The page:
(Recasts lead, adds quotes from prosecutor, opposition leader, details about suspect)
By David Ljunggren
OTTAWA, Sept 13 (Reuters) - A top Canadian police intelligence officer has been charged with leaking secret information, authorities said on Friday, in what could be a major security breach.
Cameron Ortis, a director general with the Royal Canadian Mounted Police's intelligence unit, faces three charges under a little-used 2012 security of information law.
"It is alleged he obtained, stored and processed sensitive information ... with the intent to communicate that information with people he shouldn't be communicating to," federal prosecutor John MacFarlane told reporters outside Ottawa's court house after Ortis was charged.
Sources with knowledge of national security investigations described Ortis as former RCMP Commissioner Bob Paulson's most elite adviser on issues related to national security. Paulson was in office from 2011-2017.
"Operationally, this could be very, very bad," said Stephanie Carvin, an assistant professor and security expert at Ottawa's Carleton University.
Canada is part of the Five Eyes intelligence-sharing network with United States, Britain, New Zealand and Australia.
One section of the law used to charge Ortis refers to a person with security clearance who "intentionally and without authority, communicates or confirms special operational information." He also faces charges of breach of trust and misuse of a credit card.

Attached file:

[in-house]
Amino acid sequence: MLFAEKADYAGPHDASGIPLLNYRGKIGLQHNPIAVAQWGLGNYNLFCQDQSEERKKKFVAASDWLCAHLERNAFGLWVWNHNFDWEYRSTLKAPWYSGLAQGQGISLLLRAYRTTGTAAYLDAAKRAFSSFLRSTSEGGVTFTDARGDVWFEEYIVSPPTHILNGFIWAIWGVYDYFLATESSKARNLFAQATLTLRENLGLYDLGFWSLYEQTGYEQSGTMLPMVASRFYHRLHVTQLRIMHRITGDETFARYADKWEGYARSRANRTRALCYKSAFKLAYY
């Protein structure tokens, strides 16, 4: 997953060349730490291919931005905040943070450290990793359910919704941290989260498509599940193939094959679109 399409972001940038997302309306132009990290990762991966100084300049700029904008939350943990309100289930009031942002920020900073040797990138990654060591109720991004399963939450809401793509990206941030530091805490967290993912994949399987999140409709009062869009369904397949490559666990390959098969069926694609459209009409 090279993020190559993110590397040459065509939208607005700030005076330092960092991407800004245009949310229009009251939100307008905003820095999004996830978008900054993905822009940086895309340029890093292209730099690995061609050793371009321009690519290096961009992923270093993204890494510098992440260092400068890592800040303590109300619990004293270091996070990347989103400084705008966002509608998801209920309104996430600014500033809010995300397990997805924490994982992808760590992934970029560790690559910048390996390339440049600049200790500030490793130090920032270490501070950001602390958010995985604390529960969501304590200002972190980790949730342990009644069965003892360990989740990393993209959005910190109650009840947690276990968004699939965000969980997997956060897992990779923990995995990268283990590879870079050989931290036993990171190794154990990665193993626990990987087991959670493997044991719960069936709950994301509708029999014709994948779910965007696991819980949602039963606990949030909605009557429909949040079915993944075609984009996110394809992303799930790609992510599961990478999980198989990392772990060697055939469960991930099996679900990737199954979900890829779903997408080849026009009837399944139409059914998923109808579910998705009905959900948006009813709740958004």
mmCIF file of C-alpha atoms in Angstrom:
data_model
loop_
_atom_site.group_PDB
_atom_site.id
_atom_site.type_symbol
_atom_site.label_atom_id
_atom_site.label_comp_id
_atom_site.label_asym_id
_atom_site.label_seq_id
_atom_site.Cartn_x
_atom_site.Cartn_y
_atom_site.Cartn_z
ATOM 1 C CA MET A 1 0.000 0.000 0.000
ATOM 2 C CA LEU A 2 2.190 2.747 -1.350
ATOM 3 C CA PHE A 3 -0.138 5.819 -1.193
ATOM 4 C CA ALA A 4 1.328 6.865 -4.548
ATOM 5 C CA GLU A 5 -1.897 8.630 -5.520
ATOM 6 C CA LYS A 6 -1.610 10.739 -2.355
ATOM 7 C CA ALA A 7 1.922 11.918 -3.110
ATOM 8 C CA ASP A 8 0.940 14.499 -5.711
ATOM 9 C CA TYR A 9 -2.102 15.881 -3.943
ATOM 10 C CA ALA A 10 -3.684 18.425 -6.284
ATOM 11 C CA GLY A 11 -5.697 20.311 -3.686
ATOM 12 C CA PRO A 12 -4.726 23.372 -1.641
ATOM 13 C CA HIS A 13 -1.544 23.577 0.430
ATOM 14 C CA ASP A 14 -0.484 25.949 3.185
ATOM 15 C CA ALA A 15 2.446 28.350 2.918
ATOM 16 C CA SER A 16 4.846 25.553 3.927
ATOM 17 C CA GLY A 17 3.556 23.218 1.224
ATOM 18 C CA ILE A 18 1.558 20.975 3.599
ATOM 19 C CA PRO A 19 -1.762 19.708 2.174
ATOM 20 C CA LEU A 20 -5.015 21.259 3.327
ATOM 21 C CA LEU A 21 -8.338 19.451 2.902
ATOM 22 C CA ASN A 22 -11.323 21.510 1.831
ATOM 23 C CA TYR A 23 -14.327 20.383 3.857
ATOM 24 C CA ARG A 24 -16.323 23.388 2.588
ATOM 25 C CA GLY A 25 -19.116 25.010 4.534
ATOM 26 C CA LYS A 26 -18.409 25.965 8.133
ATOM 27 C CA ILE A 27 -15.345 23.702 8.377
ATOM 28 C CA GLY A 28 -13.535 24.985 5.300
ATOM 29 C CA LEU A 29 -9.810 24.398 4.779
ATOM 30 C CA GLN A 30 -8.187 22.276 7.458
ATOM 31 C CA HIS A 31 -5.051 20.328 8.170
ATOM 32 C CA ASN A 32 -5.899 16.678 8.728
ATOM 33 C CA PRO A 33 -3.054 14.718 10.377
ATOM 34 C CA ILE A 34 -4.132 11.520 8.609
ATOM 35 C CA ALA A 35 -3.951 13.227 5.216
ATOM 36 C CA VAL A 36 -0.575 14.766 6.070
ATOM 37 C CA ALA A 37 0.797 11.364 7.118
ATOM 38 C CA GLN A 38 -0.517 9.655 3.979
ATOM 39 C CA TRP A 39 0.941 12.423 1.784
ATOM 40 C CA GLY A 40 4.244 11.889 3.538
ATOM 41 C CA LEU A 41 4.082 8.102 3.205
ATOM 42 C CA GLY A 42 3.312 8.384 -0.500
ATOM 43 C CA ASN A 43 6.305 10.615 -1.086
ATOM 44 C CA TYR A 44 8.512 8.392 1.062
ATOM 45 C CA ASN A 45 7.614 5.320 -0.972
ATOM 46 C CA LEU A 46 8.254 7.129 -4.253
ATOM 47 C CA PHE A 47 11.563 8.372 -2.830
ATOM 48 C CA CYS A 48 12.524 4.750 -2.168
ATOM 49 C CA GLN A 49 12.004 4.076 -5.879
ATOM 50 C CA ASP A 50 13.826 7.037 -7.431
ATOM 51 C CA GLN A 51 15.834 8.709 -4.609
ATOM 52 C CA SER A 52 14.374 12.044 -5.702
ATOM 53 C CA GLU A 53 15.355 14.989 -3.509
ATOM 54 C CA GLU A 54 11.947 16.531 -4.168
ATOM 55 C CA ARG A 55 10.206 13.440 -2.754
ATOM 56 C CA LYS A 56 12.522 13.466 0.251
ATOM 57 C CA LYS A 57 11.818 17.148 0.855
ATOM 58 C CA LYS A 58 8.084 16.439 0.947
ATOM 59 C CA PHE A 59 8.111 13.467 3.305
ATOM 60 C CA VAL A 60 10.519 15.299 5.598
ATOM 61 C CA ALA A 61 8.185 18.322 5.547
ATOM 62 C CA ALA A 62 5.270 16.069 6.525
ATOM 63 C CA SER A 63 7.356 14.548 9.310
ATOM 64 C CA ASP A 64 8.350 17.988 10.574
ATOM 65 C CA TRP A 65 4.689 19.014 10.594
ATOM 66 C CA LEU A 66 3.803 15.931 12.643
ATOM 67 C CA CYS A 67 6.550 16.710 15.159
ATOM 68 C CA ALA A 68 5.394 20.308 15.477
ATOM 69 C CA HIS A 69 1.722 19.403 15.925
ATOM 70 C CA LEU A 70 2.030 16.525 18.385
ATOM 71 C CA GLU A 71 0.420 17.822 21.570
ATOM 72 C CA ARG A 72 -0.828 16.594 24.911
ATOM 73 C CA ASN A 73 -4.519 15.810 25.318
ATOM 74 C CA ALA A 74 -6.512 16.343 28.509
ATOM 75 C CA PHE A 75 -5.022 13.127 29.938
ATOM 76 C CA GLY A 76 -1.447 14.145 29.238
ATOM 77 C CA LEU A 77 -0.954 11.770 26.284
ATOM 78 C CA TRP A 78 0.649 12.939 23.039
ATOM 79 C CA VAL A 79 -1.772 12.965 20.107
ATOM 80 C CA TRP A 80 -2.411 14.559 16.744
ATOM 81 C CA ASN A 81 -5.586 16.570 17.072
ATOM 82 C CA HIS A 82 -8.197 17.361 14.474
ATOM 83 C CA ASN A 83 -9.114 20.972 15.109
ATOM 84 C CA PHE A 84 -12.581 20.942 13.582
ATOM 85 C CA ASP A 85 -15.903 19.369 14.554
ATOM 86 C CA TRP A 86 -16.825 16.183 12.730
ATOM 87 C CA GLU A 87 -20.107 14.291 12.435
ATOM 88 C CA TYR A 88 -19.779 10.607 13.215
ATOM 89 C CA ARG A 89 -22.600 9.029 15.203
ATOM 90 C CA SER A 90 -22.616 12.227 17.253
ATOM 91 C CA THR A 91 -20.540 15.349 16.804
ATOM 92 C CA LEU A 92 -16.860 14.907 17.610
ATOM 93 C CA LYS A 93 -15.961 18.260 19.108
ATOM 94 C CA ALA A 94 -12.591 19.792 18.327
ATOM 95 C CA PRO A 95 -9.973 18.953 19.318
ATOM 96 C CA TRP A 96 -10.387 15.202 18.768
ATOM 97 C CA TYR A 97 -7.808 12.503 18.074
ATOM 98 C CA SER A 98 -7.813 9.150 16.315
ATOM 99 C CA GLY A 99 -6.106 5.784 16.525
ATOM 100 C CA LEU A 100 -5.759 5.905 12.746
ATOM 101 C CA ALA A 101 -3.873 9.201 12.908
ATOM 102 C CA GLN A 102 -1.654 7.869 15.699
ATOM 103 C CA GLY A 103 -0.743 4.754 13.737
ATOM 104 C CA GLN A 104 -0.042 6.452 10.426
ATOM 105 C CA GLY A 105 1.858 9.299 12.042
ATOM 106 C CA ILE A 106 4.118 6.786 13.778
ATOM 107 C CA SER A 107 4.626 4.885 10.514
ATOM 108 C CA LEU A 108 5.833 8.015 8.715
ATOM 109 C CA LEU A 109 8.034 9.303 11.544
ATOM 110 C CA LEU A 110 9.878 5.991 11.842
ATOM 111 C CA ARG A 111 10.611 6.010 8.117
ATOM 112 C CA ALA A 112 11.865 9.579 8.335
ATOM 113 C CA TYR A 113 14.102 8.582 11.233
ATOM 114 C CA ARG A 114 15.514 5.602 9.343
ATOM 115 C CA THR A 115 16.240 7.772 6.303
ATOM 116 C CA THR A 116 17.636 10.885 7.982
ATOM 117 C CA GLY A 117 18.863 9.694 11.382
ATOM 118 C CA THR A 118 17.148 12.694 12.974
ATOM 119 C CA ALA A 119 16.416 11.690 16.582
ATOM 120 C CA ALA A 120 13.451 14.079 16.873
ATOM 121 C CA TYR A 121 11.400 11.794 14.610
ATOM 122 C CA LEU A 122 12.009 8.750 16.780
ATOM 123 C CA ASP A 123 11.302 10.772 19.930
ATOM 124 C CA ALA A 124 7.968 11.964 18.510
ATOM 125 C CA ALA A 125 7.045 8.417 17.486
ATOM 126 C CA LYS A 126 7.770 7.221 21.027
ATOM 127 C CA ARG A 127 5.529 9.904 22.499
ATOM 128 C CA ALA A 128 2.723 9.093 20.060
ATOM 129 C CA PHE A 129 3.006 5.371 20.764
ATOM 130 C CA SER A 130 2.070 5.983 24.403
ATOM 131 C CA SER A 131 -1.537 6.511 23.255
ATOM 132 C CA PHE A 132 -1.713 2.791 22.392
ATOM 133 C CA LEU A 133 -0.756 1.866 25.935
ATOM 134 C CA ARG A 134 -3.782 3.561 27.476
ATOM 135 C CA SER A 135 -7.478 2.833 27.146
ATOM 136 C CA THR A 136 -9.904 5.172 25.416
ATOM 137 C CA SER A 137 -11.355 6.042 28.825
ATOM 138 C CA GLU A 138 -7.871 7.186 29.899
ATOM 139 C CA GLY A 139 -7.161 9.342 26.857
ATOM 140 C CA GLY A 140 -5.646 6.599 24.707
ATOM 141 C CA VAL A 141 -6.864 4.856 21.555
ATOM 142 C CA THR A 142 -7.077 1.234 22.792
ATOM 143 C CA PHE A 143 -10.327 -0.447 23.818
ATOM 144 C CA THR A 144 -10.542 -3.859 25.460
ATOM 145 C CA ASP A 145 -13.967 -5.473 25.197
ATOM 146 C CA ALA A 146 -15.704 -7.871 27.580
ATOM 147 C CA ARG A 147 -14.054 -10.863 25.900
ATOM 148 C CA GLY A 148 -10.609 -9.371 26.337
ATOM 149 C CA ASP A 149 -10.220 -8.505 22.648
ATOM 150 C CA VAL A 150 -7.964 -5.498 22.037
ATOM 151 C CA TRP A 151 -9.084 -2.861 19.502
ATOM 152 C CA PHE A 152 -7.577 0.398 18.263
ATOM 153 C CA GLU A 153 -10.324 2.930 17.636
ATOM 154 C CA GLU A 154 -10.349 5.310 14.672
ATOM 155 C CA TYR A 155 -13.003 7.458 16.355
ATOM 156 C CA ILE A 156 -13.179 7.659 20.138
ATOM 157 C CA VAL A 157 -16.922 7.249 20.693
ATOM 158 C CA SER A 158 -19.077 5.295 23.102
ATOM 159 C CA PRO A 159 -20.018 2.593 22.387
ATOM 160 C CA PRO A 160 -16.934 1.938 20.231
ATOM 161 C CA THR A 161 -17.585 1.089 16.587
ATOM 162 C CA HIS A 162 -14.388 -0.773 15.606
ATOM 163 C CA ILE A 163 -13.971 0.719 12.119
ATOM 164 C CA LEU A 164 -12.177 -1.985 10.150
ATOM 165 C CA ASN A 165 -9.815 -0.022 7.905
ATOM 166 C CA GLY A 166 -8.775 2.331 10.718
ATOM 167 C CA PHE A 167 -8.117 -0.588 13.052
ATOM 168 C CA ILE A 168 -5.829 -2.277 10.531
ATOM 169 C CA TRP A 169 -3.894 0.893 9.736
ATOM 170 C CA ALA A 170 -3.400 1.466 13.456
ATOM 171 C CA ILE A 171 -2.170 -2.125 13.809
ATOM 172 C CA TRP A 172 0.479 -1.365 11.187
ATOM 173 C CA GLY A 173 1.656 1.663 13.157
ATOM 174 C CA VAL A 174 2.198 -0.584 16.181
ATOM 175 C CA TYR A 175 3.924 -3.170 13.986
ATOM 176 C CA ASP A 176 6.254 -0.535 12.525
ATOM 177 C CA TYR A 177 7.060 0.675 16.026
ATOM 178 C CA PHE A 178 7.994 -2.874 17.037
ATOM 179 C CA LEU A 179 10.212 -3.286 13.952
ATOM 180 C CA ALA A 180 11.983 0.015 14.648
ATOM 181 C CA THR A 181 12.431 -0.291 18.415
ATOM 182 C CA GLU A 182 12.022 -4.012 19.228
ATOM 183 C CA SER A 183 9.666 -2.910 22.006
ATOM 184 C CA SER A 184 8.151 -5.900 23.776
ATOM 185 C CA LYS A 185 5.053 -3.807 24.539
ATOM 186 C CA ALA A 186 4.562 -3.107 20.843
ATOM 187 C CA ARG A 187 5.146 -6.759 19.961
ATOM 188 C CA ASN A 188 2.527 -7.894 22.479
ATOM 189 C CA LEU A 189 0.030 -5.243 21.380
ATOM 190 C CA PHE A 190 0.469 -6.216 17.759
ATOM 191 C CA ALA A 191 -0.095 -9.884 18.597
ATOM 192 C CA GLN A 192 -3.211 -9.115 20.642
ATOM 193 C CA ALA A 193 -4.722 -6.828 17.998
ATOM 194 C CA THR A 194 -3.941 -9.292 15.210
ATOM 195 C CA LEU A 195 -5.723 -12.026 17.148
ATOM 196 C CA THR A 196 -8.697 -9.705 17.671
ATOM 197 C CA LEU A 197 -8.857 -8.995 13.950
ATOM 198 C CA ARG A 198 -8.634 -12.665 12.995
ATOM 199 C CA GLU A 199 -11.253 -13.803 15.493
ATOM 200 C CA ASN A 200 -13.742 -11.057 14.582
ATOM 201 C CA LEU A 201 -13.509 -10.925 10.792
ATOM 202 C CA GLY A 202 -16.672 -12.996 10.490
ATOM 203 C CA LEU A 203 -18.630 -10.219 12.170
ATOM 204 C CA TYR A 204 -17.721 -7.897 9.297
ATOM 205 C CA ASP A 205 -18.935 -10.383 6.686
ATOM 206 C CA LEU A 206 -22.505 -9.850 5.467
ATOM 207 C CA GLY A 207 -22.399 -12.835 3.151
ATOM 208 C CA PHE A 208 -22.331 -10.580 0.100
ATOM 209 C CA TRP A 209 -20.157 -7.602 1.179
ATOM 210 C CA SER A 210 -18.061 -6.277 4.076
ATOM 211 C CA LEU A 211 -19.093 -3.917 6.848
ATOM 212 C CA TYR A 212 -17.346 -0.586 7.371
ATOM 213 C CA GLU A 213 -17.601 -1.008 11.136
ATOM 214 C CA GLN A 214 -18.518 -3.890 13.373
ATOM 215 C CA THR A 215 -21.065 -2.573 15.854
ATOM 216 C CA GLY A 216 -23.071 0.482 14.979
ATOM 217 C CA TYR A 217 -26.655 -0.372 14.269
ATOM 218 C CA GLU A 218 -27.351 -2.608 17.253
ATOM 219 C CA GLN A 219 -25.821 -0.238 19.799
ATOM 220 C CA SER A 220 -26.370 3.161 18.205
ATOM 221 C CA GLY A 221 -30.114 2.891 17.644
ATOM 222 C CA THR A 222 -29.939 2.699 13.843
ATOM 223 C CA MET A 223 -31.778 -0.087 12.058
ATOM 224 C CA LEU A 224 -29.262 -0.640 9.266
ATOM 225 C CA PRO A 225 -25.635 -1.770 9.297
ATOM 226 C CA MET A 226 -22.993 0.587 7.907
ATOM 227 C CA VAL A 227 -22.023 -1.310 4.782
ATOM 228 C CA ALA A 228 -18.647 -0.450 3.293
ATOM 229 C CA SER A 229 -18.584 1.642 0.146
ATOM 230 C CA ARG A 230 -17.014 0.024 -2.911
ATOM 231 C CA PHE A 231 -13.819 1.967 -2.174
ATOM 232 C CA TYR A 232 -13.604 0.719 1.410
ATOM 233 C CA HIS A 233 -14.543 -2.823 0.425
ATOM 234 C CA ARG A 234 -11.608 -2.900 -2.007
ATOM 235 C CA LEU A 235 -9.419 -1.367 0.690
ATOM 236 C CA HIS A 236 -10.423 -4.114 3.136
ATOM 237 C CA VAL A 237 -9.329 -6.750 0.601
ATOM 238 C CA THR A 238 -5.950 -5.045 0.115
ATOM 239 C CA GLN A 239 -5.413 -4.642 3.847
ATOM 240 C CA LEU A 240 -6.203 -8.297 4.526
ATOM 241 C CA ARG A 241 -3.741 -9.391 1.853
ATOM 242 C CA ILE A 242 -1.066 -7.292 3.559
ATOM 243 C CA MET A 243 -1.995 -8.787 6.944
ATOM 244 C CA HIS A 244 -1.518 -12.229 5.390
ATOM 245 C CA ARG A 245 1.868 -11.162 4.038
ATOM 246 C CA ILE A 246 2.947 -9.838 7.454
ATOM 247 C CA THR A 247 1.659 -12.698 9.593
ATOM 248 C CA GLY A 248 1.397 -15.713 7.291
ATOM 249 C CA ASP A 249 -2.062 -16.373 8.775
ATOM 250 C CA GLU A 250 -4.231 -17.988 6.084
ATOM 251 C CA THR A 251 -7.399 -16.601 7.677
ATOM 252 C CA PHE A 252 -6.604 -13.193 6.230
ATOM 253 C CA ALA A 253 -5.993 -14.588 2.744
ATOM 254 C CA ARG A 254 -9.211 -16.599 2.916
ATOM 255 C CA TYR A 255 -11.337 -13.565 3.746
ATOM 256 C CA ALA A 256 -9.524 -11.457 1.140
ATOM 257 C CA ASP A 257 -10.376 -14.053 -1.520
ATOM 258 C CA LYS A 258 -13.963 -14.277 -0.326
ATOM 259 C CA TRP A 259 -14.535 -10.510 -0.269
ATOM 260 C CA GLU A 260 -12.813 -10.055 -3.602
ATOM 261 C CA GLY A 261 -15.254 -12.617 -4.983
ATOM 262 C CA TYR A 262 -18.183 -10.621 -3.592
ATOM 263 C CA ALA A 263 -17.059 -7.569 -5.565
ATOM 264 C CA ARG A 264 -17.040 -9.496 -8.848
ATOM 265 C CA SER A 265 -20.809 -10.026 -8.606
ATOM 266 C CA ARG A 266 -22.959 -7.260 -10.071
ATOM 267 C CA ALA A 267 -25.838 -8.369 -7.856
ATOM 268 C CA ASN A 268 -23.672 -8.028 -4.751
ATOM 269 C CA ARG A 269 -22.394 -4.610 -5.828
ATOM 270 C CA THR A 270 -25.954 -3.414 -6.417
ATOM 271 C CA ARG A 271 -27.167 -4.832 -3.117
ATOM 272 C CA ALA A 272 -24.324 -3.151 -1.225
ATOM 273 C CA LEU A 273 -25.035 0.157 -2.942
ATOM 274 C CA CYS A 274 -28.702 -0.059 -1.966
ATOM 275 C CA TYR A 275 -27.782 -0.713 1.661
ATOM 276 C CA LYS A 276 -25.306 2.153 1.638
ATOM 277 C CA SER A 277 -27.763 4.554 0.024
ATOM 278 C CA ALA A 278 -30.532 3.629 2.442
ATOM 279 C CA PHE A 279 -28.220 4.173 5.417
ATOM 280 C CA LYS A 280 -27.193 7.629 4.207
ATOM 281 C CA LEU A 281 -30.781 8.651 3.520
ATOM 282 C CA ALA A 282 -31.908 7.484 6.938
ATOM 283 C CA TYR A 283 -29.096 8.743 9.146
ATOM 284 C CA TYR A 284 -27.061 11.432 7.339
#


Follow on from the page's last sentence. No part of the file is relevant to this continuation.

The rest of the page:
The RCMP said in a statement that the alleged offences had taken place when Ortis was a member of the force, but it gave no further details and said nothing about what other nations might be involved.
Neither Ortis, who is in custody, nor a lawyer for him could be reached for immediate comment. The next court hearing in the case has been set for Sept. 20.
A brief LinkedIn profile for Ortis shows he speaks Mandarin and has both a certificate in internet systems administration and a doctorate in international relations from the University of British Columbia (UBC) in western Canada.
A UBC newsletter from 2006 said the title of the doctorate was "the relationship between rapid Internet diffusion and the emergence of new threats and the digitization of traditional threats." Ortis, it added, had conducted field work interviews in East Asia.
The 2012 law was used to prosecute a Canadian naval officer who handed over secrets to Russia for more than four years. Sub-Lieutenant Jeffrey Delisle was jailed for 20 years in 2013 but released on parole in 2018.
Canadian officials told a sentencing hearing in 2013 that allies had threatened to withhold intelligence from Canada unless it tightened security procedures.
"I can assure you the authorities are taking this extremely seriously but you might understand I have no comment to make," Liberal Prime Minister Justin Trudeau told reporters.
Andrew Scheer, whose opposition Conservative Party is vying to defeat Trudeau in an Oct. 21 election, said the case was extremely concerning and "a reminder of the threats we face from foreign actors." (Additional reporting by Mark Hosenball in Washington; Editing by Tom Brown)